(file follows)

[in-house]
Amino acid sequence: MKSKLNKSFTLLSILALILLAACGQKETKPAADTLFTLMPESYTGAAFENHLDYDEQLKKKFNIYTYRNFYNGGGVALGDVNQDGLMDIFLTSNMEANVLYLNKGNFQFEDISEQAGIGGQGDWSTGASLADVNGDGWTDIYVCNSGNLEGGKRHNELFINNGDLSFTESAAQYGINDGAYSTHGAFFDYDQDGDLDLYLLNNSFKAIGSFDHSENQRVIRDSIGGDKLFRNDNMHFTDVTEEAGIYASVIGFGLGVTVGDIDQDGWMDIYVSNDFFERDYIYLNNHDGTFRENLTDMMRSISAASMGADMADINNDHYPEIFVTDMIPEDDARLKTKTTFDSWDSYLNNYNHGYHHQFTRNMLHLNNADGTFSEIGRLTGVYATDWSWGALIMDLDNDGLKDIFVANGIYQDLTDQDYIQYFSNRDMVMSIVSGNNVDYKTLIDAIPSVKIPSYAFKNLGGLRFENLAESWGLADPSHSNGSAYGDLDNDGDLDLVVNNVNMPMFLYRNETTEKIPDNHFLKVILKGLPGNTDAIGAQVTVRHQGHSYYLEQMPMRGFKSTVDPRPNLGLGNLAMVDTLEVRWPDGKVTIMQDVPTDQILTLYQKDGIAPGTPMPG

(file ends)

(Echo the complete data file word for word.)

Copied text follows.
[in-house]
Amino acid sequence: MKSKLNKSFTLLSILALILLAACGQKETKPAADTLFTLMPESYTGAAFENHLDYDEQLKKKFNIYTYRNFYNGGGVALGDVNQDGLMDIFLTSNMEANVLYLNKGNFQFEDISEQAGIGGQGDWSTGASLADVNGDGWTDIYVCNSGNLEGGKRHNELFINNGDLSFTESAAQYGINDGAYSTHGAFFDYDQDGDLDLYLLNNSFKAIGSFDHSENQRVIRDSIGGDKLFRNDNMHFTDVTEEAGIYASVIGFGLGVTVGDIDQDGWMDIYVSNDFFERDYIYLNNHDGTFRENLTDMMRSISAASMGADMADINNDHYPEIFVTDMIPEDDARLKTKTTFDSWDSYLNNYNHGYHHQFTRNMLHLNNADGTFSEIGRLTGVYATDWSWGALIMDLDNDGLKDIFVANGIYQDLTDQDYIQYFSNRDMVMSIVSGNNVDYKTLIDAIPSVKIPSYAFKNLGGLRFENLAESWGLADPSHSNGSAYGDLDNDGDLDLVVNNVNMPMFLYRNETTEKIPDNHFLKVILKGLPGNTDAIGAQVTVRHQGHSYYLEQMPMRGFKSTVDPRPNLGLGNLAMVDTLEVRWPDGKVTIMQDVPTDQILTLYQKDGIAPGTPMPG